Craig Calcaterra

Paul Konerko

Paul Konerko talks about retired life and being burned out on baseball


As the White Sox contend with a surprise retirement, their most famous planned retiree in recent years, Paul Konerko, visited Camelback Ranch. Colleen Kane of the Tribune has a story about him and it’s pretty enlightening with respect a recently-retired player’s mindset.

Konerko is entering his second season as a civilian and he’s not at all ready to come back as a coach or in some other formal capacity. He has little kids at home still and talks about “burnout” from baseball. From the context it’s not the same sort of burnout you or I might feel at our regular jobs as there isn’t an element of, I dunno, disillusion to it that your typical burnt out office worker feels. It’s more like being spent. Like, Konerko was just done with baseball when he left and still feels done with it and doesn’t have an itch to return. Unlike some players who try to come back, you get the sense that Konerko left at just the right time.

He also offers this glimpse into the day-to-day of retired life, which I found amusing:

“The first year is great because everything that happens, good or bad, you’re like, ‘This is great,’ because it’s a new experience,” Konerko said. “Even when stuff goes wrong, something breaks at the house, you’re like, ‘Hey, I’m here to fix it. This is great.’

“After the first year, you’re like, ‘All right, I’ve been running a lot of errands to the store.’ Doing the same things over and over again, it kind of gets monotonous.”

And then, a year or two later, after the runs to the store go from monotonous to miserable, you replace Robin Ventura, presumably.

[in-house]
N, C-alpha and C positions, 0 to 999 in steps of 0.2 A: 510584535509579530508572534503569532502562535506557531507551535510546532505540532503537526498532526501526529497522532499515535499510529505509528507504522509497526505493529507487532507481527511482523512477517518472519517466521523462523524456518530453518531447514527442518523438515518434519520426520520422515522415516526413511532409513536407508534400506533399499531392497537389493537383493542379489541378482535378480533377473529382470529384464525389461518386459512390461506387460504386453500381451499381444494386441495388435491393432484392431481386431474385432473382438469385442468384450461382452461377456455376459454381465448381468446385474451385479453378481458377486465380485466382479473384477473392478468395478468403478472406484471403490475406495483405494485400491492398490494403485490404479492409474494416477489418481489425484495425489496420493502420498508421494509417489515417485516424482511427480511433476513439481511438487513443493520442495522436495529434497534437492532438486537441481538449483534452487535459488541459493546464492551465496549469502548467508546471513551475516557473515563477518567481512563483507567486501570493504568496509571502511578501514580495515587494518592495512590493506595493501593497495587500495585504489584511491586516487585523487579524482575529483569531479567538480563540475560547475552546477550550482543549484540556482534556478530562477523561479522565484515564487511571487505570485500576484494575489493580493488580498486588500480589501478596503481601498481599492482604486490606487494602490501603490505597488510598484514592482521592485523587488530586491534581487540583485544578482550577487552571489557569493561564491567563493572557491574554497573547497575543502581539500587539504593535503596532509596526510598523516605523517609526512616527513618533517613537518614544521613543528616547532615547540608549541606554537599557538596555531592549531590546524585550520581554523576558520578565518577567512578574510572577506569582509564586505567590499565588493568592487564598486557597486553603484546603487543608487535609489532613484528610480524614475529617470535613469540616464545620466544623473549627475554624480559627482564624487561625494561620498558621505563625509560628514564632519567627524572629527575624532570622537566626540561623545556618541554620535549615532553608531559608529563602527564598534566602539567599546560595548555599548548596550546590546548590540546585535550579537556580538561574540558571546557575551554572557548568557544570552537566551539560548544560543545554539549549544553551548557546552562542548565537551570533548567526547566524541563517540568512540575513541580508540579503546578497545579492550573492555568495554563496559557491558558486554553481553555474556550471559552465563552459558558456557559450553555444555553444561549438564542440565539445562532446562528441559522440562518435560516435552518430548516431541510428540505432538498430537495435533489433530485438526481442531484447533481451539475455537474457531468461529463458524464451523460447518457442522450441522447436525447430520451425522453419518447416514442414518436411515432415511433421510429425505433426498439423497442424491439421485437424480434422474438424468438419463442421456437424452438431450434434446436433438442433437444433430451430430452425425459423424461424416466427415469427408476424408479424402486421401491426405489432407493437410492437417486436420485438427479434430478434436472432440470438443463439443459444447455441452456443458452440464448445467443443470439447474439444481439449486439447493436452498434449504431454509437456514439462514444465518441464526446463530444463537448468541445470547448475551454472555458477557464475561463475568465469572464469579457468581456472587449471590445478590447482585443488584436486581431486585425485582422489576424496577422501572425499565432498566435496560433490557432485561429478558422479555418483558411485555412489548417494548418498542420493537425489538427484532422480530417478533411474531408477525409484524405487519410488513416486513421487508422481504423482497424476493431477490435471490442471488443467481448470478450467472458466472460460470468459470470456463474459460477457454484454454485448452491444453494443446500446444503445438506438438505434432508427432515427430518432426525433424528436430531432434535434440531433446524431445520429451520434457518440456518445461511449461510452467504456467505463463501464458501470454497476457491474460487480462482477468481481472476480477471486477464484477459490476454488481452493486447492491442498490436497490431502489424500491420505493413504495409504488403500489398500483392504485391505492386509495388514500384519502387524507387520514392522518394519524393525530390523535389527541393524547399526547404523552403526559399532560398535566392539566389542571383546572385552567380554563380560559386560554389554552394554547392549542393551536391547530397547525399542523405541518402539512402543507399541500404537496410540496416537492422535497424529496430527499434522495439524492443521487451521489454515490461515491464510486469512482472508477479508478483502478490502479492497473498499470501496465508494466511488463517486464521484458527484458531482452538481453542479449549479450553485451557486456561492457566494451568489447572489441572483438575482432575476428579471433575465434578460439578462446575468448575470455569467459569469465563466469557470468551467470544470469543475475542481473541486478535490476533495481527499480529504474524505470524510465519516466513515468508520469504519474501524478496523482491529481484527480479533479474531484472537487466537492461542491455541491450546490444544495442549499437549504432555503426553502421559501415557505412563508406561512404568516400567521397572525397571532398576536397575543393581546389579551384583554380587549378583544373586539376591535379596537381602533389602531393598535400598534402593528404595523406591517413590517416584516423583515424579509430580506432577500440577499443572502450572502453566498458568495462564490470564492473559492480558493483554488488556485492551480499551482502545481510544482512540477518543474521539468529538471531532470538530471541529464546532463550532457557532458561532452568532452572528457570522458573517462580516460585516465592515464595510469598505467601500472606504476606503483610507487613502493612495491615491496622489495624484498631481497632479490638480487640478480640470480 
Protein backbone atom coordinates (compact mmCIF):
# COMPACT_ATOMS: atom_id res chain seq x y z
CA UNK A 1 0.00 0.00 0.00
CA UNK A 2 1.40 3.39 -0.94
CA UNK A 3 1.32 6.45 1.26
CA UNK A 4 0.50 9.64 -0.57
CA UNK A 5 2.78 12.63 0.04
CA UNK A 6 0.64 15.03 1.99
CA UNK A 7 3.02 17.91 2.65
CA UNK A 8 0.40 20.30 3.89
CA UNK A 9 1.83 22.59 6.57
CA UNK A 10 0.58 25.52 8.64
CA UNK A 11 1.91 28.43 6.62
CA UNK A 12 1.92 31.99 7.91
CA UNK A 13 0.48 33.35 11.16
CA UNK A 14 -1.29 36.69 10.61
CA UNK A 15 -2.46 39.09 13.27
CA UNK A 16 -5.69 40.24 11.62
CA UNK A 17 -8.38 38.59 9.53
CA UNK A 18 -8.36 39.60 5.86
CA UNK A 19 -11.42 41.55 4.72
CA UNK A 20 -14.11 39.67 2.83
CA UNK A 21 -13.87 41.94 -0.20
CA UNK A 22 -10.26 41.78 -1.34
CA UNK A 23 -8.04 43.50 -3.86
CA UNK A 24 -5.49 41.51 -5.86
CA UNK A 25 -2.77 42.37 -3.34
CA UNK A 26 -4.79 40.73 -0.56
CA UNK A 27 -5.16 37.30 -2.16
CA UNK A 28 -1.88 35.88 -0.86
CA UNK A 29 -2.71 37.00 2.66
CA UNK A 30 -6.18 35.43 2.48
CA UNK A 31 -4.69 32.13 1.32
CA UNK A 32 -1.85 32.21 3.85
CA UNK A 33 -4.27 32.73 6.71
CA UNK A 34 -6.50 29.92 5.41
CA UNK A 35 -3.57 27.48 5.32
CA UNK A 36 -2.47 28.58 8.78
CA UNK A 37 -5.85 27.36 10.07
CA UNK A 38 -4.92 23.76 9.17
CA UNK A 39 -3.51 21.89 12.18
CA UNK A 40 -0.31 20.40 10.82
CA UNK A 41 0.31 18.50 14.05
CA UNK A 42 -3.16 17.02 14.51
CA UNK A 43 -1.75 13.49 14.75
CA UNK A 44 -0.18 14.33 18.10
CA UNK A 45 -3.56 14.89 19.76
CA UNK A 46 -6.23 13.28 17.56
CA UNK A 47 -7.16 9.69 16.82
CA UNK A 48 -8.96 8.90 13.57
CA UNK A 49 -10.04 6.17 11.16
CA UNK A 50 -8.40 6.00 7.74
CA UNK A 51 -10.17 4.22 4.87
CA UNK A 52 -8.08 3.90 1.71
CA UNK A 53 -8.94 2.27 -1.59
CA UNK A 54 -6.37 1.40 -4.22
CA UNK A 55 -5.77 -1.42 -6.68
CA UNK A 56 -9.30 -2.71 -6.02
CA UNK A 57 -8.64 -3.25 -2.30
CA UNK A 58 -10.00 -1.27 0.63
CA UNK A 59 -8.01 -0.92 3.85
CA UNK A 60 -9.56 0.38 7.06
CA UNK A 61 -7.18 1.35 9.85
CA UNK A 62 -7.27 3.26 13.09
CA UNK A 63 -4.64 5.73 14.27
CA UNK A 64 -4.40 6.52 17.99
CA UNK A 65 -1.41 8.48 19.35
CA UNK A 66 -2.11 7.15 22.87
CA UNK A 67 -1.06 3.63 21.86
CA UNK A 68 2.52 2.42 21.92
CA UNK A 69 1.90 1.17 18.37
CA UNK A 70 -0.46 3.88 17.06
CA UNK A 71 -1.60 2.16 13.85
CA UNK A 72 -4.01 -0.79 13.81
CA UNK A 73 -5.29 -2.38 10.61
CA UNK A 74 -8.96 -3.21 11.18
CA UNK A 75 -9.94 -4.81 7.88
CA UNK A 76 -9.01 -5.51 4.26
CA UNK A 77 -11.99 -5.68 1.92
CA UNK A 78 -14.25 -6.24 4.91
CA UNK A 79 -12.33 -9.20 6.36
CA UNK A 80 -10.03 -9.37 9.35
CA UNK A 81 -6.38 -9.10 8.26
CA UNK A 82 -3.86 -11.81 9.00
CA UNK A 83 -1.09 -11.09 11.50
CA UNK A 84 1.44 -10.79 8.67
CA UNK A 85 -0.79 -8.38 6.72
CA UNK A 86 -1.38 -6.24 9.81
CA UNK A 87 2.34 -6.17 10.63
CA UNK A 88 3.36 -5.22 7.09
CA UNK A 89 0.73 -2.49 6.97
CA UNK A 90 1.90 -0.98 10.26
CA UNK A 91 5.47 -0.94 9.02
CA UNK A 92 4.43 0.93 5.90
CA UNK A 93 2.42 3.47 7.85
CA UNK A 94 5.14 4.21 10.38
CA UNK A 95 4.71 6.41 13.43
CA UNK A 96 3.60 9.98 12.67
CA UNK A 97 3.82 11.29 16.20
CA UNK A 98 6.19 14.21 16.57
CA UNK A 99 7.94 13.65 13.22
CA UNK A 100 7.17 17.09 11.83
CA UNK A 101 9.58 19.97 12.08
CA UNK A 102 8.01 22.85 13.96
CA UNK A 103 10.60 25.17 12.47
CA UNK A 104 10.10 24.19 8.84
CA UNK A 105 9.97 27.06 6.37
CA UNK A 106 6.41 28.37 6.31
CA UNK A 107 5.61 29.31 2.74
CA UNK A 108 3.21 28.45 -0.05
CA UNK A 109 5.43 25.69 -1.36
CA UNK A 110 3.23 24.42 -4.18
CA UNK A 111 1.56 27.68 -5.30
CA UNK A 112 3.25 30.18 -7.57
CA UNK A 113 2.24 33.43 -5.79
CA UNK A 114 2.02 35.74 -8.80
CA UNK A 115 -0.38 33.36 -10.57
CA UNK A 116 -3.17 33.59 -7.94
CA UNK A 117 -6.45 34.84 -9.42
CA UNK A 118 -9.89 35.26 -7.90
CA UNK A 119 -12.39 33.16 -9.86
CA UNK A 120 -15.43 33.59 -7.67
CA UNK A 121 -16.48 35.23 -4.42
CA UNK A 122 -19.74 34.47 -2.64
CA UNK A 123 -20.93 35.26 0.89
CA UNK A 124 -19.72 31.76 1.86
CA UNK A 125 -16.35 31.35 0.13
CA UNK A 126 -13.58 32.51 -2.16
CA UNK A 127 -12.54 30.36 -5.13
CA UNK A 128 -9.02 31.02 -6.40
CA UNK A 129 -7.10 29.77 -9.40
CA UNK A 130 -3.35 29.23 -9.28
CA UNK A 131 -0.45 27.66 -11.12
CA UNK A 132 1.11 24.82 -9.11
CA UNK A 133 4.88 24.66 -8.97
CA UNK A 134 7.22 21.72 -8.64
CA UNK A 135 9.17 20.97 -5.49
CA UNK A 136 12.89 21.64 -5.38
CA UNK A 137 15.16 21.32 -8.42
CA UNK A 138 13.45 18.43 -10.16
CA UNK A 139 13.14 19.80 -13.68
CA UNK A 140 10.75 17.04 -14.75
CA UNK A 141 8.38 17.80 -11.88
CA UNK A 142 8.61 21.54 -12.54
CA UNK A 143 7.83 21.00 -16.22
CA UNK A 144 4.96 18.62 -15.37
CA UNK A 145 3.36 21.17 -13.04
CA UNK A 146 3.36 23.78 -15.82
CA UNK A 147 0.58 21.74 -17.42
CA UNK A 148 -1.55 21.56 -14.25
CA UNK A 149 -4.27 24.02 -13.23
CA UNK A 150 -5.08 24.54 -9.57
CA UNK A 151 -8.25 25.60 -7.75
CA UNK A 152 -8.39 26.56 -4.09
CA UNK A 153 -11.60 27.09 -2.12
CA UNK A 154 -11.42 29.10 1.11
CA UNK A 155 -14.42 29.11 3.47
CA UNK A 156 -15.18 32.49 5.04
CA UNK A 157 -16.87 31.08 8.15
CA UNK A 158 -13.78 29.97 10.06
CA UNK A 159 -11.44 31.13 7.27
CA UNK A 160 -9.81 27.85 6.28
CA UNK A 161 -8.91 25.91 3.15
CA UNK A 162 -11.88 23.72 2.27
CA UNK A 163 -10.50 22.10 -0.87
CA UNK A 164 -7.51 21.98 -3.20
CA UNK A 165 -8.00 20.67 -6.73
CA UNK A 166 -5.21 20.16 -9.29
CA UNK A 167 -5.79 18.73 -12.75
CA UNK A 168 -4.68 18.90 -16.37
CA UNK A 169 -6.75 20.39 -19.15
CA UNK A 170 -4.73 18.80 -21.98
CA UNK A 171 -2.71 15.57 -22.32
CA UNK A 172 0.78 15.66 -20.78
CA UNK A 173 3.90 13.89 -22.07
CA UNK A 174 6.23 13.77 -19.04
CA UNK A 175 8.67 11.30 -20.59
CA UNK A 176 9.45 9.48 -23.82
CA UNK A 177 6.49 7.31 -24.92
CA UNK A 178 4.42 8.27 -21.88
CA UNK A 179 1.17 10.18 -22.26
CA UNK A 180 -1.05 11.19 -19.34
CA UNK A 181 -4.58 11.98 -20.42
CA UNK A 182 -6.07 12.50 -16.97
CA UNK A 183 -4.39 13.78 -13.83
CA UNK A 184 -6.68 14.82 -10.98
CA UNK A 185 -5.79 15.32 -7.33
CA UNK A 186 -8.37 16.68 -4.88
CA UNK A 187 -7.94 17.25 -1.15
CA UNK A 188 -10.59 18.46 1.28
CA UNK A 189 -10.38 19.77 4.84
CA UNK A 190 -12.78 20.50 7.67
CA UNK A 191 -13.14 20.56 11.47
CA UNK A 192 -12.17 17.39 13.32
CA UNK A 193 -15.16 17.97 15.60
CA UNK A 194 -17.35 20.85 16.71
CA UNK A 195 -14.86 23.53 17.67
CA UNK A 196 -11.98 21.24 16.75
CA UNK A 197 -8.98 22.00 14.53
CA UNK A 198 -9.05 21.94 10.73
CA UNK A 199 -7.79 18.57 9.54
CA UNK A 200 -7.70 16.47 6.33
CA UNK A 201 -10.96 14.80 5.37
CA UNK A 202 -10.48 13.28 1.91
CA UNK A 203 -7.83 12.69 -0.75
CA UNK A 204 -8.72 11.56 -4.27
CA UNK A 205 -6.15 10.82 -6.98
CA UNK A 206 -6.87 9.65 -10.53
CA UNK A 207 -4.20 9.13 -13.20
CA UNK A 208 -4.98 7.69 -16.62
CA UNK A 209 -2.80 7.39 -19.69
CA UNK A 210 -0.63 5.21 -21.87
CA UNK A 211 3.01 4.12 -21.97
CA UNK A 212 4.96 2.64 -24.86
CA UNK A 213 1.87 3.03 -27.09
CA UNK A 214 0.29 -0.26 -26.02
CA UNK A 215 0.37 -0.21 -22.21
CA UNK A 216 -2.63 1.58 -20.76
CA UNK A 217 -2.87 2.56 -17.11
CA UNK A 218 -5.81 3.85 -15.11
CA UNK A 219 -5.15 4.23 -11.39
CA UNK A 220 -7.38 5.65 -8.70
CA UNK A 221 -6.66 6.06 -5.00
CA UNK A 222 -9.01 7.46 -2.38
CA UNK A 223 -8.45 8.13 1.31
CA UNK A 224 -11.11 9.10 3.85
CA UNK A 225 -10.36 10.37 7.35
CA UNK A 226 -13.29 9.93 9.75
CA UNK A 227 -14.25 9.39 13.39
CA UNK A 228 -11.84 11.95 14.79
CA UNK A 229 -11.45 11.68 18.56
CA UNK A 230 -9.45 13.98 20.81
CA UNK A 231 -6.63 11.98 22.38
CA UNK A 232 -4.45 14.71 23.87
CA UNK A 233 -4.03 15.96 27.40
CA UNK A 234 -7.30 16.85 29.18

Rule 5 draft pick Evan Rutckyj disparages old team, is sent back to old team

Atlanta Braves relief pitcher Evan Rutckyj (30) gives autographs to fans after a spring training baseball workout, Sunday, Feb. 21, 2016, in Kissimmee, Fla. (AP Photo/John Raoux)

Rule 5 draft picks are guys taken by one team from the roster of another team. The key thing about Rule 5 draft picks — the number one thing you need to know about them — is that if they do not stay on the 25-man roster of the team which selected them all season, they are sent back to their old team. Often times a team will stash a Rule 5 pick on the disabled list so they can keep him without him counting against the 25-man, but not always. No, sometimes they just get a look at him, decide they don’t really need him after all and send him back to the team from which they drafted him.

Evan Rutckyj was a Rule 5 draft pick of the Braves last December. He was selected from the Yankees. Earlier this week Rutckyj was interviewed in the Atlanta Journal-Constitution. He had all kinds of nice things to say about being on the Braves. Most of which were described by negative comparison with what he experienced while on the Yankees:

“I feel like we can talk to anybody here,” said Rutckyj, (pronounced RUT-skee). “It’s kind of different from the Yankees, where if one of the coordinators or somebody walks by you, like, put your head down and mind your own business. But here everybody wants you to talk to them.”